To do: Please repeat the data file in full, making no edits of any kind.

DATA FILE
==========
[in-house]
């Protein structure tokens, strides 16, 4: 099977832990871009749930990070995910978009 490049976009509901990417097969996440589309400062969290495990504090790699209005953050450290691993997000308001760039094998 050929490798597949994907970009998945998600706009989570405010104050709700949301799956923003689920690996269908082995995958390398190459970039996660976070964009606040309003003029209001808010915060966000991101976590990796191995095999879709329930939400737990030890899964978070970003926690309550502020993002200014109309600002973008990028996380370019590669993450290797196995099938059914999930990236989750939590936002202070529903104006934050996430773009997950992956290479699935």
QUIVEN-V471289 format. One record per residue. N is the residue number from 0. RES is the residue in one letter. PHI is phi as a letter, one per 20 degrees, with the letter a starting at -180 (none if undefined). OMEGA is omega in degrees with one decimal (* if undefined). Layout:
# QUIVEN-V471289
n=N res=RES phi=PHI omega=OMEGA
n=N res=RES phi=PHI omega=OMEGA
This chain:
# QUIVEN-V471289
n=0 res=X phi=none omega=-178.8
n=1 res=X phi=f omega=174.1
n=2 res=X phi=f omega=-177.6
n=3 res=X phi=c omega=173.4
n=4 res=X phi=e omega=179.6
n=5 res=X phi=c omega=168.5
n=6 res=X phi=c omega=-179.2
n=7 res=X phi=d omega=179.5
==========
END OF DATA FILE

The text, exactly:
[in-house]
């Protein structure tokens, strides 16, 4: 099977832990871009749930990070995910978009 490049976009509901990417097969996440589309400062969290495990504090790699209005953050450290691993997000308001760039094998 050929490798597949994907970009998945998600706009989570405010104050709700949301799956923003689920690996269908082995995958390398190459970039996660976070964009606040309003003029209001808010915060966000991101976590990796191995095999879709329930939400737990030890899964978070970003926690309550502020993002200014109309600002973008990028996380370019590669993450290797196995099938059914999930990236989750939590936002202070529903104006934050996430773009997950992956290479699935």
QUIVEN-V471289 format. One record per residue. N is the residue number from 0. RES is the residue in one letter. PHI is phi as a letter, one per 20 degrees, with the letter a starting at -180 (none if undefined). OMEGA is omega in degrees with one decimal (* if undefined). Layout:
# QUIVEN-V471289
n=N res=RES phi=PHI omega=OMEGA
n=N res=RES phi=PHI omega=OMEGA
This chain:
# QUIVEN-V471289
n=0 res=X phi=none omega=-178.8
n=1 res=X phi=f omega=174.1
n=2 res=X phi=f omega=-177.6
n=3 res=X phi=c omega=173.4
n=4 res=X phi=e omega=179.6
n=5 res=X phi=c omega=168.5
n=6 res=X phi=c omega=-179.2
n=7 res=X phi=d omega=179.5